Leanne Brinkies, Head of native advertising at King Content: @LBrinkies
Mrs. Native is what could almost call Leanne Brinkies. She is Head of Native at King Content, which is a content marketing agency founded in Australia and she knows everything that is going on in native advertising.
Stephanie Losee, Head of brand content at Politico:@slosee
We were already following Stephanie Losee on Twitter when she was working at Dell as their Global Content Editor, and we are no less interested now that she is Head of Brand Content at Politico, where she is in charge of Politico Focus, an in-house department that will create native advertising for brands.
James Morris, Global Head of MediaCom Beyond Advertising: @JSMWBA
James Morris looks after MediaCom Beyond Advertising, which is the specialist content marketing division now spanning 43 MediaCom offices worldwide, including more than 700 dedicated content specialists. Following him gives you both native advertising updates as well as advertising in general. And then he’s apparently also a huge West Bromich fan. We think it is best not to comment on that …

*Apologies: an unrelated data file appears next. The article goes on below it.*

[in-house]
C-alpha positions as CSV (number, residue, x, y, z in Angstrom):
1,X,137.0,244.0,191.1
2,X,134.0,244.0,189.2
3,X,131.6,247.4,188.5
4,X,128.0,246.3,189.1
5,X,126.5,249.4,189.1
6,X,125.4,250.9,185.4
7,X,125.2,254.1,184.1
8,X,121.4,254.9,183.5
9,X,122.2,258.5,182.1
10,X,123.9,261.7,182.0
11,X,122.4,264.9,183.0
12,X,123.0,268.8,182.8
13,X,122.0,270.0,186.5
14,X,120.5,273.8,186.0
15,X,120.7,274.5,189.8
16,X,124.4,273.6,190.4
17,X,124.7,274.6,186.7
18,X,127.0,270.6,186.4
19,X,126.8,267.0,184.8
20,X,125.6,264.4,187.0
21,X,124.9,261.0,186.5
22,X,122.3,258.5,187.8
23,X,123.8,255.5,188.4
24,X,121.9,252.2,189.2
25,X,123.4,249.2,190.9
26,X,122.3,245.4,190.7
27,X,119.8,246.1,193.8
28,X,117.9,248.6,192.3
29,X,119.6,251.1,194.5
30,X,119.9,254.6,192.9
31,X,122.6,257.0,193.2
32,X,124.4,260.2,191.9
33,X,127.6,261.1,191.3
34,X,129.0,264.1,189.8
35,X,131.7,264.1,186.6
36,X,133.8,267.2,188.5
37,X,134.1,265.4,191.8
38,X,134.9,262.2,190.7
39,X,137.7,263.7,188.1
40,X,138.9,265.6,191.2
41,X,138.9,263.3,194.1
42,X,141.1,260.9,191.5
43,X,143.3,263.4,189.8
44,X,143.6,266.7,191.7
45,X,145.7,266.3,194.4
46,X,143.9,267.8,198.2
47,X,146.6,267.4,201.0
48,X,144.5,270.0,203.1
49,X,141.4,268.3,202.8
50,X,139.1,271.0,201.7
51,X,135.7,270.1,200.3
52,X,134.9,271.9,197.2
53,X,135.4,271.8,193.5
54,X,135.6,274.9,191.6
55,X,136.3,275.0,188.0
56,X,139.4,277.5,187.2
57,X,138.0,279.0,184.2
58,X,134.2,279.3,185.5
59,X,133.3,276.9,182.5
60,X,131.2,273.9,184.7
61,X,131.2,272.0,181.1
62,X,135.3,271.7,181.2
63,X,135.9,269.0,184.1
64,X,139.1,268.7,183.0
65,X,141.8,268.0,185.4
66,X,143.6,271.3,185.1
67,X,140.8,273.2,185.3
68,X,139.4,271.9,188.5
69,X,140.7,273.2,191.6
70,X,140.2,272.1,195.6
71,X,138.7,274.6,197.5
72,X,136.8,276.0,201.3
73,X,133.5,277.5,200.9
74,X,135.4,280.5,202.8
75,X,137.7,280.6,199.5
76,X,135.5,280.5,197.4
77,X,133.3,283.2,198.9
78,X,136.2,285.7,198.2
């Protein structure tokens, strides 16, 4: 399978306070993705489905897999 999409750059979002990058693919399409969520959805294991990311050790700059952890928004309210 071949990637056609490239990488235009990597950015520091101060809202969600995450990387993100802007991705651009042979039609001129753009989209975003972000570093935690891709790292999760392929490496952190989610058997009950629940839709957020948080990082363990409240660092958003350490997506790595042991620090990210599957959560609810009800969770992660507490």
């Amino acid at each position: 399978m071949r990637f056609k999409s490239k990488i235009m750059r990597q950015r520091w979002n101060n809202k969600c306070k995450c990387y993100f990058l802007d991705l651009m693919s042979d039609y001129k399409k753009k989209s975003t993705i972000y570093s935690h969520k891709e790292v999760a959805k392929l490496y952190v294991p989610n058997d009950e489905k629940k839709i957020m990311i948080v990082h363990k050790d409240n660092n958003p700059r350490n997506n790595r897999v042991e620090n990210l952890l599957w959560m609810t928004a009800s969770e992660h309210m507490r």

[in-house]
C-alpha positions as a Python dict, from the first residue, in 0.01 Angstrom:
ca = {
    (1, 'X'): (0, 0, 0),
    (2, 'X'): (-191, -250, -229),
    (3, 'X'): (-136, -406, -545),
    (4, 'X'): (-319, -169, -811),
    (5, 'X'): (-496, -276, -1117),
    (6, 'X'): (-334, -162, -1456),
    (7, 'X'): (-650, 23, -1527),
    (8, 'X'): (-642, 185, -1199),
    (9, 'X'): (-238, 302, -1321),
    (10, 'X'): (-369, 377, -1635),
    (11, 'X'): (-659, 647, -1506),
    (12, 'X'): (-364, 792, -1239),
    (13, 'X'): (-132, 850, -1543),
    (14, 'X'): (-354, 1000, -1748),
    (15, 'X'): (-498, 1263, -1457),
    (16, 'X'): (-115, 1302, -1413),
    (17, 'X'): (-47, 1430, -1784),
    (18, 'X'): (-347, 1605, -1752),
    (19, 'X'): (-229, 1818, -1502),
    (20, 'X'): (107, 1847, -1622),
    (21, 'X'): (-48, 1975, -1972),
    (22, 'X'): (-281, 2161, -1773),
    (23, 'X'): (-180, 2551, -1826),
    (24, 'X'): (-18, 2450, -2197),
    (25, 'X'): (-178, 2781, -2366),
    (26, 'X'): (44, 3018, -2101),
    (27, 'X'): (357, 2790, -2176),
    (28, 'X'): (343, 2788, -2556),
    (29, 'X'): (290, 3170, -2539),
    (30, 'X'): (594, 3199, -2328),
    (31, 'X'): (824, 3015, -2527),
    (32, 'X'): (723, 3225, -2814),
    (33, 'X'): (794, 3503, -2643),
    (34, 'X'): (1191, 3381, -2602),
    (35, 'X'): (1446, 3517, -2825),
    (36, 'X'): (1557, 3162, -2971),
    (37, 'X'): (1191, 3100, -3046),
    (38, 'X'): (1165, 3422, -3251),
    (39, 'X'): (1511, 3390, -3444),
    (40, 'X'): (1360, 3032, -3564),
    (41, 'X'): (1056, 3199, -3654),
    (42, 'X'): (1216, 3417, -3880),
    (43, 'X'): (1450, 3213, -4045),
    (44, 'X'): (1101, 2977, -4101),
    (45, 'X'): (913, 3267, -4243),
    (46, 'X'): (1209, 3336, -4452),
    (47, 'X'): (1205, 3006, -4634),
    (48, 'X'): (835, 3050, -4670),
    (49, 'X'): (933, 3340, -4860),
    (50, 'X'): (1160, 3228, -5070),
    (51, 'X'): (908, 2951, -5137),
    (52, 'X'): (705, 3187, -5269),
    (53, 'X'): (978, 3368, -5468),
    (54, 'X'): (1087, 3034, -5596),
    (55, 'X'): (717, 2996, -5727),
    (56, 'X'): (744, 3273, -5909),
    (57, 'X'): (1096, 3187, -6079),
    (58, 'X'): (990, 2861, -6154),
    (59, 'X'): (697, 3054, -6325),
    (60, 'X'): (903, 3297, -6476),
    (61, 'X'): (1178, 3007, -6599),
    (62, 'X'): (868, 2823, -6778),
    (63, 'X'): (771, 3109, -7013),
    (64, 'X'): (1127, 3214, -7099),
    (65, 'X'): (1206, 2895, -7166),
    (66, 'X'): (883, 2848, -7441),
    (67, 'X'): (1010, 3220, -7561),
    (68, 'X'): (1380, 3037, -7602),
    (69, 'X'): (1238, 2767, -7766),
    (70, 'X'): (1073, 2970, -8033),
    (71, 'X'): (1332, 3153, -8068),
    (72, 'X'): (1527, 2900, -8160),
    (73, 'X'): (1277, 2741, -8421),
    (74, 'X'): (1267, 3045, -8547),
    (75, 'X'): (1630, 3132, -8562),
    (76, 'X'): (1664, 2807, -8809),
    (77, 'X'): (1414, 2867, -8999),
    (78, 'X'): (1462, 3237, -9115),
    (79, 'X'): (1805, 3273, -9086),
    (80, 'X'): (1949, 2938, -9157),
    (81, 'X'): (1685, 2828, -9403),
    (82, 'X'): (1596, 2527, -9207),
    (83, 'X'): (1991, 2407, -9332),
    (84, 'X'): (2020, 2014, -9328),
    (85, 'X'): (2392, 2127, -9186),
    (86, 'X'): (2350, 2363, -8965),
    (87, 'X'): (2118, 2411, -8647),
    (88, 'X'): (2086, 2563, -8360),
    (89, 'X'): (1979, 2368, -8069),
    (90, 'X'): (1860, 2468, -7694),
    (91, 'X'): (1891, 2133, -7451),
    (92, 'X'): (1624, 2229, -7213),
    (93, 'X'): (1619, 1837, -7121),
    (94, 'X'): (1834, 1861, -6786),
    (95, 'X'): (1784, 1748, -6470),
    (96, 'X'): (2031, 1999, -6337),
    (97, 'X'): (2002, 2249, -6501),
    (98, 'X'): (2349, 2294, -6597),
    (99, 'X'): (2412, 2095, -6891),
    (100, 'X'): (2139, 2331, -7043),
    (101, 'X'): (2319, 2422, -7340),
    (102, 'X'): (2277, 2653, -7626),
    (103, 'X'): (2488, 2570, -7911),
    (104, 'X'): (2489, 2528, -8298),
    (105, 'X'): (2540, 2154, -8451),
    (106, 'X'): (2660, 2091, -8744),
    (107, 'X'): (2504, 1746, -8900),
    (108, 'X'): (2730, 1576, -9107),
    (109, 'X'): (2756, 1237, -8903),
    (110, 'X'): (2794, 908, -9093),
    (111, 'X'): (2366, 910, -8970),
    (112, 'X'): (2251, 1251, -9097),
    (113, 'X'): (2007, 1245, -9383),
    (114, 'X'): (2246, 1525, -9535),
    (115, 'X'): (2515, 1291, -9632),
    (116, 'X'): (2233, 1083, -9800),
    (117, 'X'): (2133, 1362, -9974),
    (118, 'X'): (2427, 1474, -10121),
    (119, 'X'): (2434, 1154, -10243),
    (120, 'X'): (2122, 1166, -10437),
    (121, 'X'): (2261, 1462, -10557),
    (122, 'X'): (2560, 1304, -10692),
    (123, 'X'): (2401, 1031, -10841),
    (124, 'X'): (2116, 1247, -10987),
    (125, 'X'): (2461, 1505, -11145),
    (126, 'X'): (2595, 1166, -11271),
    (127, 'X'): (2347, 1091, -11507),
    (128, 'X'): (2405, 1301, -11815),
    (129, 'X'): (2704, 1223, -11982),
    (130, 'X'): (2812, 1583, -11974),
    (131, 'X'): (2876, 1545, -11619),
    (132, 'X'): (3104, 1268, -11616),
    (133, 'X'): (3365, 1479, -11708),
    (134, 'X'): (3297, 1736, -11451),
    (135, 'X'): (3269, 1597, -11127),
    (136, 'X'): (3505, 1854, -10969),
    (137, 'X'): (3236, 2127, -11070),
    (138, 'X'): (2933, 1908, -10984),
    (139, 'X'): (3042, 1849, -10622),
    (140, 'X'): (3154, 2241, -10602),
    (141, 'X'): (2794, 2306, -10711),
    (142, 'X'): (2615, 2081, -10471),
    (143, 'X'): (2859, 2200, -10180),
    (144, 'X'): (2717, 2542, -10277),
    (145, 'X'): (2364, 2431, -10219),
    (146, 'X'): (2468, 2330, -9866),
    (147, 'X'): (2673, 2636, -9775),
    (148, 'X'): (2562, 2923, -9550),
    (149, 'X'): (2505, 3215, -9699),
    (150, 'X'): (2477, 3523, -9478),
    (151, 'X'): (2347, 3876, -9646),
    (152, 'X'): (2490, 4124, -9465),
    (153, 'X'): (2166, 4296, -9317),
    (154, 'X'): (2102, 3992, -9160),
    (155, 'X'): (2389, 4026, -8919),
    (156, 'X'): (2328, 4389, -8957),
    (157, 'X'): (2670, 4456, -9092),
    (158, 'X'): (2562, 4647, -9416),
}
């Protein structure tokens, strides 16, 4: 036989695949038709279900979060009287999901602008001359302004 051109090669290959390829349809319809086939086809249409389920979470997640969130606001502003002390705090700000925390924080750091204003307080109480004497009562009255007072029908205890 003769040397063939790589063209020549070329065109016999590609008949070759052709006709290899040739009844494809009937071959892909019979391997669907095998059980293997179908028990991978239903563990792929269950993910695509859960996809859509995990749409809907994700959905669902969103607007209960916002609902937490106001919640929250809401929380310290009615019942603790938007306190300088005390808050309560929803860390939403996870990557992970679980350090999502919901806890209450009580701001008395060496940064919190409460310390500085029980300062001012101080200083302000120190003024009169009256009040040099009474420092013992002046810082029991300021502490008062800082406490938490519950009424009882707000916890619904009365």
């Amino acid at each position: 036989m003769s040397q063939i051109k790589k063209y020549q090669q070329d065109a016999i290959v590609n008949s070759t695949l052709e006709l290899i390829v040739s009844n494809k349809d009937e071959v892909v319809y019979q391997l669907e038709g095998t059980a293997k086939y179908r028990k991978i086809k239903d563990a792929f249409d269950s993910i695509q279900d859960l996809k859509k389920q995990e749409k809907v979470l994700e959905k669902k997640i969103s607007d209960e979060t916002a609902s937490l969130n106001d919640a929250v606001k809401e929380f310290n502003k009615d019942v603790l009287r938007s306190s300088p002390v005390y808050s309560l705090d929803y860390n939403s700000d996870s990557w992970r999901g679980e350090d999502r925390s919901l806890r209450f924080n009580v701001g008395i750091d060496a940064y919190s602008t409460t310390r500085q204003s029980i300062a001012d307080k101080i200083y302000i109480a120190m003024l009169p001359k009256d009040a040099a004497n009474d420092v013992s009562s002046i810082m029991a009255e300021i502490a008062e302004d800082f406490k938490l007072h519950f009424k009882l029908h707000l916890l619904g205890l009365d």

You can read the rest of the list by clicking right here.
As mentioned above, you need to be honest when you do native advertising. So the readers and users do not feel mislead. The way to do this is to be very clear in your labeling of your native content. It should very clearly say 'Sponsored Post' or 'Advertising' or which ever word you want to use. In that way there is no doubt in the readers mind that they are now reading something that is not editorial content.
At this point in time, it’s hardly breaking news to anyone that mobile devices are the main platform for consuming online content. Almost a year ago Millennial Media and comScore published a report that identified how smartphones (44 pct.) and tablets (12 pct.) were responsible for 56 pct. of consumed online content. In 2013, 40 pct. of online content was reached from mobile devices. The trend is clear and it’s moving at a staggering pace: mobile devices are becoming our primary gateway to the internet.
So how does this affect native advertising? If the vast majority of your audience is going to access content from a mobile device, you might as well tailor your online content for smartphones and tablets. Read much more about this here.
The streaming company, Netflix, is one to watch when it comes to native ads. Native ads are becoming the cornerstones of the streaming service’s marketing campaign for their original series. And Netflix doesn’t create small ads. They go big and they go flashy.